Yeah bonus, looks like a SATA and 7200 rpm also, hopefully another 20K hours life - just need to weed out the disruptive app I believe at this point.No problem with SSD on older machines: when you have a sata port you're set
But, I do want to go to SSD, much faster - My NUC with SSD processes audio files maybe 4-6x faster than this old Dell.I was also gonna say, if you're relatively tech savvy, you can do the HDD to SSD clone and swap yourself.
When I did my hard drive swap, I bought a Crucial SSD from amazon.com, and it came with a piece of software called Acronis True Image, which allows you to do a bit-perfect clone from one drive to another. You also need to buy an external USB to SATA adapter and a USB key. The software creates a bootable USB key with the Acronis software on it - once you do that, you take out the old HDD and replace it with the new SSD, and then boot off the USB stick with the old HDD also connected to the machine via the SATA to USB adapter. Then with the Acronis software, you clone the HDD to the SSD - when it's done you disconnect all the external USB devices and presto, you're now running from your new internal SSD drive.
I'll tell from experience it can take quite a long time to clone one drive to another and if you have a ton of media to migrate think in terms of hours. That's quite a long time to watch someone like a hawk.Yeah bonus, looks like a SATA and 7200 rpm also, hopefully another 20K hours life - just need to weed out the disruptive app I believe at this point.
But, I do want to go to SSD, much faster - My NUC with SSD processes audio files maybe 4-6x faster than this old Dell.
Been a computer user since the 386 days, but not much on doing the nuts and bolts type Tech work you're describing Dave, probably just hire a guy local (and watch him like a hawk -LOL)
You guys are all awesome
Maybe... I do have multiple Back ups in different ways, from DVD, USB SSD and even Cloud for my important data.I'll tell from experience it can take quite a long time to clone one drive to another and if you have a ton of media to migrate think in terms of hours. That's quite a long time to watch someone like a hawk.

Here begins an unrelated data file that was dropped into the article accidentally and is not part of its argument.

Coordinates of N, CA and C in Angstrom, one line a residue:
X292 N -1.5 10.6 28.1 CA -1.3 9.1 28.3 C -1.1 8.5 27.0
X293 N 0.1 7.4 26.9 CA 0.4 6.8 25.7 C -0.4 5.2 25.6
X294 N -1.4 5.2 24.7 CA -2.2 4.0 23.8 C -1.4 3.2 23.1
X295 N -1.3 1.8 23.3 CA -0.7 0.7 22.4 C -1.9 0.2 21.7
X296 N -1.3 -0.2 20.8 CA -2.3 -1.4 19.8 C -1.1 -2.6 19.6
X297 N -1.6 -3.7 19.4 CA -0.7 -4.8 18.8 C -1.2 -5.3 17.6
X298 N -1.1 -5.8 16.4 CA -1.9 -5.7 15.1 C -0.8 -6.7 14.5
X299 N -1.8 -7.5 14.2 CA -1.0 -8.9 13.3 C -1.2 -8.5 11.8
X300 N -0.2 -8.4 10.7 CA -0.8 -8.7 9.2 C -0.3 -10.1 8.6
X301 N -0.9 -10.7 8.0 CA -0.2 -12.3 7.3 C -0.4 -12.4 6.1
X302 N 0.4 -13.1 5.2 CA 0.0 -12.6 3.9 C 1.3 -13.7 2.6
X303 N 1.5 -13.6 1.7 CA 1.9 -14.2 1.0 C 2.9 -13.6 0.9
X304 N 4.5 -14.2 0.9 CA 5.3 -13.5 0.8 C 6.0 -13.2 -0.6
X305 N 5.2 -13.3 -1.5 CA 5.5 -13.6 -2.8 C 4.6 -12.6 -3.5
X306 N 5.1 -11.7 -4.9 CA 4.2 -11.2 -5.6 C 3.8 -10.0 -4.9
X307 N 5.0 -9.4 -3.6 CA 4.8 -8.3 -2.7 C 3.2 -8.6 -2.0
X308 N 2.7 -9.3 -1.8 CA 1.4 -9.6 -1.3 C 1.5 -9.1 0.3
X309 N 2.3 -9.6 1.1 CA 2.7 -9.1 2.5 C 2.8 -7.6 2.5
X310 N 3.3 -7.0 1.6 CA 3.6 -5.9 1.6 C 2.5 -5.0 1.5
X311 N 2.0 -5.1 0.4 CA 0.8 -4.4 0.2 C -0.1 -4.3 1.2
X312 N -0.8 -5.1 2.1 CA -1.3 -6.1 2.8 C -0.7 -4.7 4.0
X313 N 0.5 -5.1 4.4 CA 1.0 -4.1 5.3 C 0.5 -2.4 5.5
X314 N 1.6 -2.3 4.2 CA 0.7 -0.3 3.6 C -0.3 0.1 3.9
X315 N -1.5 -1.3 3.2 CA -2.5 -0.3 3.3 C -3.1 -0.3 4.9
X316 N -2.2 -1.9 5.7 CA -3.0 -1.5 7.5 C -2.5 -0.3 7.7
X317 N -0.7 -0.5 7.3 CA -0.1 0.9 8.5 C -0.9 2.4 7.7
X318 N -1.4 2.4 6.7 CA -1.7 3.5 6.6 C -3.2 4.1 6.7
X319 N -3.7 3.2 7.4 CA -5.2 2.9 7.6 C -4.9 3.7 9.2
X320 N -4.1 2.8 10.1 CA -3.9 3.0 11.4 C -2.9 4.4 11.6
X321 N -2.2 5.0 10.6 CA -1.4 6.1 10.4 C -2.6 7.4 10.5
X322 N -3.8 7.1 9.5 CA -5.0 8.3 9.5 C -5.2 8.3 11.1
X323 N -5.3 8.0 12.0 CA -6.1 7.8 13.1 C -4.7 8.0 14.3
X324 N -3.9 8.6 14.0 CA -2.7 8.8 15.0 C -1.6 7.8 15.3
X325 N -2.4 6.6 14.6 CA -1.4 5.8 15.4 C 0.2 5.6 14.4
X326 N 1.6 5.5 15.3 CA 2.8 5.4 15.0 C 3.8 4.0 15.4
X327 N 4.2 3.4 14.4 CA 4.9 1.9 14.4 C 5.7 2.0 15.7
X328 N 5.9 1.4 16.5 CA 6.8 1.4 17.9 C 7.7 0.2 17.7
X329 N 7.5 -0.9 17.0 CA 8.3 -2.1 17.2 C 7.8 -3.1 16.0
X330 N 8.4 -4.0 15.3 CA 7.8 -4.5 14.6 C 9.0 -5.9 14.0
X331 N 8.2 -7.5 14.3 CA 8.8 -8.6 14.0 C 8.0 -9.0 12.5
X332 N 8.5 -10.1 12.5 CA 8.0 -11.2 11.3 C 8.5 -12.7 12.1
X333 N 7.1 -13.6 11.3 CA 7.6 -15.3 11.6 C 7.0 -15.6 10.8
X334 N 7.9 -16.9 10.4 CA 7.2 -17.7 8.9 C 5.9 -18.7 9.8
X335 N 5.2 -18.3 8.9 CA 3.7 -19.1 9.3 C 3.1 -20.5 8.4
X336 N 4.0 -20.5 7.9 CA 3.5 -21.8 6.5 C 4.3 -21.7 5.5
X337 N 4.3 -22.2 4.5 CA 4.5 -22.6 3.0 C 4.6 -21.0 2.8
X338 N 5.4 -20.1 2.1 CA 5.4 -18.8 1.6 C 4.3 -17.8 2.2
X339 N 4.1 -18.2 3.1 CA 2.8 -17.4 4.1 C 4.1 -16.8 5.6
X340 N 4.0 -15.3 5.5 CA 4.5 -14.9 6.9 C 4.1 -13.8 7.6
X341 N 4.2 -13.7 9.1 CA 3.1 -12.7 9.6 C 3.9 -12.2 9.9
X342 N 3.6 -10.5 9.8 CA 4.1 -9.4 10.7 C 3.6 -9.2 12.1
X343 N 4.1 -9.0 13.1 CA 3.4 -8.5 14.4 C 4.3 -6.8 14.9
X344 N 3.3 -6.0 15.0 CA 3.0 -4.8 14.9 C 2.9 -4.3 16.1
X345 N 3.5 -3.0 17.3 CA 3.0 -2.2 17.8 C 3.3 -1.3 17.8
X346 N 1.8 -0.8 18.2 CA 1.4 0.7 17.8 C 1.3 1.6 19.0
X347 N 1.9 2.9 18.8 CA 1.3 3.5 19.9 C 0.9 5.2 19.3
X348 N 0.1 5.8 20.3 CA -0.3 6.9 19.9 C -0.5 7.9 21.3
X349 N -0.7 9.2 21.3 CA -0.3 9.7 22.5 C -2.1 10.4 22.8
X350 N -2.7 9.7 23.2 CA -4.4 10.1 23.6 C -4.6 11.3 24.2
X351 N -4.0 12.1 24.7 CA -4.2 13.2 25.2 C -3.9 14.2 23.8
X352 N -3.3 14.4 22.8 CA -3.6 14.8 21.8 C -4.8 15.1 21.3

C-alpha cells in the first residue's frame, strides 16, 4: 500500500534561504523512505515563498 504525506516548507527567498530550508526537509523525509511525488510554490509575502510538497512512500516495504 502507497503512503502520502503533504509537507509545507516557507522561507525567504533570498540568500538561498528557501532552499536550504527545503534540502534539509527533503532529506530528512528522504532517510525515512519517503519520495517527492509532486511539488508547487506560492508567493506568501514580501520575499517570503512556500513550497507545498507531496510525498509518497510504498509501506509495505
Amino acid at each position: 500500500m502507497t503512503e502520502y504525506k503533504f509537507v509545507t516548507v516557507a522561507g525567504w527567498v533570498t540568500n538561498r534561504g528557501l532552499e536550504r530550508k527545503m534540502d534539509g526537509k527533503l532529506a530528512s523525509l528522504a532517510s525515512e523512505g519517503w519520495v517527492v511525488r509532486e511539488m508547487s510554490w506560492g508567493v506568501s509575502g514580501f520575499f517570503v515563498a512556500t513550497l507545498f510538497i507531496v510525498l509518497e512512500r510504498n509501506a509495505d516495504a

At least give it chance & research how to do it yourself. As has been pointed out before it's wise to clone every now & then even if things are good because tomorrow never knows.
And again get a 2nd drive put in for data. If a virus should get the C: drive at least all your hard media work & other stuff will probably be safe.
This is what I’d recommend too Dave. It’s pretty easy with the free software that comes with most SATA SSDs. Just clone your original drive to the SSD, then swap to SSD in for you old drive. It’s done.I was also gonna say, if you're relatively tech savvy, you can do the HDD to SSD clone and swap yourself
Agreed - honestly speaking, I was a little nervous when I did mine, but it couldn't have gone more smoothly.This is what I’d recommend too Dave. It’s pretty easy with the free software that comes with most SATA SSDs. Just clone your original drive to the SSD, then swap to SSD in for you old drive. It’s done.
I looked up that 9100, what a nice beast! My radar came on in 2012 when the 8500 was new; came with 256GB SSD and a Seagate 1TB HDD (their worst model; died in 18 months; recovered everything - replaced with WD 3TB). I chose Win7 Ultimate and kept it there until 4 months ago. All boxes here on WIN 10 now. McAfee ain’t what it used to be, so better off I’m sure.Yes it is an XPS 9100 model
I'd purged all of McAfee
Only time will tell, but yeah would love to go to a much faster SSD.
I'd like to hear your story on that @NYMo and is there a program that checks for bad RAM?Had similar problems in the past ....turned out to be faulty ram !
I back up all folders that I add to myself regularly, like "Documents". Everything else is expendable. Actually in all the years that I have been using hard drives (I have around 30 of them right now), I have never had a crash. I'm sure it's coming at some point. I actually believe that every few years you should start anew by reinstalling the operating system.If any of you aren't already cloning your system drive to create a backup, start doing that today!
Grab a portable USB 2TB for $60.
Grab one of the cloning apps. Macrium as mentioned should work. I've been using Carbon Copy Cloner for years but I think it's still Mac only.
Clone your system drive.
Now boot off the clone. There's your identical cloned system booting and looking like it always does.
Now boot back off your primary drive. You're back!
Now you'll have gone through the motions and be prepared when actually swapping in a new drive after a failure. (Or simply an upgrade.)
Having extra copies of your system kicking around that boot is the way to be.
Computers tend to have two use modes: Computer and Paperweight
Backups are a good thing. You hopefully save some your files already. Start saving your OS installs.